Are You Really in Love?

Pete leans closer to Reneé. In a husky voice, he suggestively whispers in her ear. “I know we’ve only just met. But I love you wildly and I’ll do anything for you.” Embracing, they exchange a passionate kiss.

Thus music begins. The focus blurs. The scene ends. A commercial interrupts our train of thought. So concludes another episode from a popular soap opera—often referred to as “love in the afternoon.”

But is that really all that love is? Touching? Kissing? Embracing” Is love merely romantic words, passionate feelings, and a charged atmosphere? Can we really know when we’re in love?

Yes, we can! Exerting a little effort and answering some pointed questions will reveal if what we’re experiencing is really love.

Of course, whether you’re in love or not is ultimately your own personal decision. Ask yourself the following questions. Think through the answers. Then decide.

  1. Knowledge: How long have you known each other? Is it long enough to really get to know the other person? Do you know him or her enough to reasonably decide if you’re in love? How long you’ve known a person and how well you’ve come to know the person in that time are important in determining real love.

  2. Respect: Are you more concerned for the other person’s wellbeing than you are for your own? Does the relationship motivate you to be better person? Does it deepen your sense of self-worth and enhance your self-image? Or does your relationship only make it easy for you to demand that everything be just the way you want it? A relationship based on love will make a lasting contribution to you and to your beloved as total persons. Anything less is unfair to both parties.

  3. Self-control: Can you spend quality and quantity time together without focusing only on physical involvement? It’s easy to confuse physical stimulation and excitement with love. So, this is an important test. Love is willing to wait for the proper time and context for its physical expression. If the relationship is based on physical involvement alone, and nothing else, you can be sure that it’s not love.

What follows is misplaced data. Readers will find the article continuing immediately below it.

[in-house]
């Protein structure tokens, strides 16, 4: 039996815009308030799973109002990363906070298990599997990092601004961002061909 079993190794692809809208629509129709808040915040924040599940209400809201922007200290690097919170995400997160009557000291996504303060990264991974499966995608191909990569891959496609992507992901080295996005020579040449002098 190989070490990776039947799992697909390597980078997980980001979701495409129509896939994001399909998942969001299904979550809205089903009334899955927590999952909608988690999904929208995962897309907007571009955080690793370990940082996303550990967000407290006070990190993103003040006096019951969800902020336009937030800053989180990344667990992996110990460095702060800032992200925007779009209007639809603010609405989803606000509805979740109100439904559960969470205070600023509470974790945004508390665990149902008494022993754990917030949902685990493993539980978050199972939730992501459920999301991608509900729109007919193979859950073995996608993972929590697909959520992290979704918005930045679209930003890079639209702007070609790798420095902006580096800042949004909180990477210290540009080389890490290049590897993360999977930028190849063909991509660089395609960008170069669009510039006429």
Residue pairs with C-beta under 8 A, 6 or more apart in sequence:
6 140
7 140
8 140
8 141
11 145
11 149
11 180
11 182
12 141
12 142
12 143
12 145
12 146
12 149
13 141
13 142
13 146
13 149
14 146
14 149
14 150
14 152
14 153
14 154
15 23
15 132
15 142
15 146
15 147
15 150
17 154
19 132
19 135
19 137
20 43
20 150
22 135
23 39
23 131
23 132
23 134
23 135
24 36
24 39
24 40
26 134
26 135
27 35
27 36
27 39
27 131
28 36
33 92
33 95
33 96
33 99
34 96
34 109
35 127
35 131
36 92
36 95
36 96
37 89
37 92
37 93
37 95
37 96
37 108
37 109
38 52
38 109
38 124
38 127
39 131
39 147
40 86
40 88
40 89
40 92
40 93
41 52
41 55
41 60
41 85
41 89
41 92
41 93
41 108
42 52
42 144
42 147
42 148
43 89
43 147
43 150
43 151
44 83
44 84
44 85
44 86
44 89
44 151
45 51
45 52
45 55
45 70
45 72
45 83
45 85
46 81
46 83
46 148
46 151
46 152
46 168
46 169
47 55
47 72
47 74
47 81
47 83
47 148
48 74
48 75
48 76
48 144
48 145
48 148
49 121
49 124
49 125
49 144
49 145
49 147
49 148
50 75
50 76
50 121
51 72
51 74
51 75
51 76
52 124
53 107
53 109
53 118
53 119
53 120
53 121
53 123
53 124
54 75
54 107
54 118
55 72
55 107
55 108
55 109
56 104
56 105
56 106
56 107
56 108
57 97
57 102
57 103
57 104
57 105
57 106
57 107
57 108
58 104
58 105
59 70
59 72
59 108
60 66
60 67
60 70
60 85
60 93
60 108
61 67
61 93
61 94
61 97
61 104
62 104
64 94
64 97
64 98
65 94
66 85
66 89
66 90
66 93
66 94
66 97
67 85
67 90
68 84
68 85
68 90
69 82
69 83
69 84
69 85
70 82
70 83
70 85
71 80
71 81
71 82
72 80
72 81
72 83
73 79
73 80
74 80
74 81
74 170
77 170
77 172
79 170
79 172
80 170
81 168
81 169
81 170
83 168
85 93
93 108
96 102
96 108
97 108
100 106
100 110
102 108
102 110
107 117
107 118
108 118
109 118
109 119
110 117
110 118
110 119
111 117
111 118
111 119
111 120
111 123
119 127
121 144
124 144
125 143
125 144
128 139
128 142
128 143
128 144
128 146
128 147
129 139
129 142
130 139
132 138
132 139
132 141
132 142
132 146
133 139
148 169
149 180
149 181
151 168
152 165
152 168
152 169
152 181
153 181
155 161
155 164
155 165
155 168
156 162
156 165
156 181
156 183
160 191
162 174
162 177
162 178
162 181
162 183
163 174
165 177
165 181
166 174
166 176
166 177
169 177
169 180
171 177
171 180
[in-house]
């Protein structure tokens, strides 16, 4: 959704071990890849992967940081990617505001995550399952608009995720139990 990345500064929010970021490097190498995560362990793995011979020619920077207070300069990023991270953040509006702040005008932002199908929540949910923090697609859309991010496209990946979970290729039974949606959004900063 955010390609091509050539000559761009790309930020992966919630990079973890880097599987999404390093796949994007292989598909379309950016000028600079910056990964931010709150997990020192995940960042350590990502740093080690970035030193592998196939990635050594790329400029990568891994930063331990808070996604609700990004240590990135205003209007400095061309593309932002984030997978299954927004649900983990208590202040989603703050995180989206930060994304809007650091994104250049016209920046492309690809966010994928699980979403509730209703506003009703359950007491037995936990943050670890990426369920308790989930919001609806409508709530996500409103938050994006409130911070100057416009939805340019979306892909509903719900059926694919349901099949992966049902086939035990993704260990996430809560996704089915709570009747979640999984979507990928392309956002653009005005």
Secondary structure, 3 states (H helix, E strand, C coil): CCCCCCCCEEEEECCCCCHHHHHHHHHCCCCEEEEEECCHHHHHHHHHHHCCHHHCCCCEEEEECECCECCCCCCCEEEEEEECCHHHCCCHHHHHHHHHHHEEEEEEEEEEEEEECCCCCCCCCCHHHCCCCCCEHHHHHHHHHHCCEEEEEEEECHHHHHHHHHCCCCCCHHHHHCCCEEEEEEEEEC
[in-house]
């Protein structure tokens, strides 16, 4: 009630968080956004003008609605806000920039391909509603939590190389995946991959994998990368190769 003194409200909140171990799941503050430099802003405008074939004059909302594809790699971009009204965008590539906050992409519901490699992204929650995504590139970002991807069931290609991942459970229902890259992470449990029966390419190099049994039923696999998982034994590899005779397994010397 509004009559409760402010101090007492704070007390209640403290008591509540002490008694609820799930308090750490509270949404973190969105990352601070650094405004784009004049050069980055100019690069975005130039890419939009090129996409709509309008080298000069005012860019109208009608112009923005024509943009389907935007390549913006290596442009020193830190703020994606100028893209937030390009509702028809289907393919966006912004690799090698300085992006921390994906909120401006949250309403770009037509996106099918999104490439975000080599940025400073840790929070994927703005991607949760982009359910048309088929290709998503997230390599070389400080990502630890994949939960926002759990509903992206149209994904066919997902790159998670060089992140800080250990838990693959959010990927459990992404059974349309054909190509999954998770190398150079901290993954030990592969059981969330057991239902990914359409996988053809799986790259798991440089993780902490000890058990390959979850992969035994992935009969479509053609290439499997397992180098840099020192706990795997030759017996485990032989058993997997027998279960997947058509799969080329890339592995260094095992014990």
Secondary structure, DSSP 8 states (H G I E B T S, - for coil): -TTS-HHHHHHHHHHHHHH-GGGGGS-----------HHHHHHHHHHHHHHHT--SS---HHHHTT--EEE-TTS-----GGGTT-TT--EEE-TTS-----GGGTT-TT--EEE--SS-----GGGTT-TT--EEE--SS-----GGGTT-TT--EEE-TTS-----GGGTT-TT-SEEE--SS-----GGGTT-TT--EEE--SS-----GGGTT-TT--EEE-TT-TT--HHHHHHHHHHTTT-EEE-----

4. Responsibility: Do you take responsibility for your actions? If everything is demanded now—time, attention, sex, passions—excluding all other considerations, that’s not love. It’s selfishness. Love delays immediate gratification for the future and lasting good.

  5. Principles: Are you approaching the relationship on a firm foundation of solid principles? Love, above all, is understanding of, and sensitivity to, such practical considerations as religion, age, similar backgrounds, and other basic principles. Love is reasonable.

All relationships are imperfect, and all relationships grow. However, if you answer No to these basic questions, either you’re not in love, or you’re not ready to make such a serious claim. On the other hand, if you can answer Yes to these questions, consider yourself on safe ground when you claim love as the bass of your relationship.

To be successful at love, always remain sensitive to these five points. And for a matchless explanation of what love is and acts like, get a Bible and read about it in 1 Corinthians 13.

For a deeper investigation of the topic of love, read “Secrets to a Growing Relationship,” a vital part of the Winning Series of Friendship tracts.

Copyright © 1996, Published for NAD Church Ministries Department

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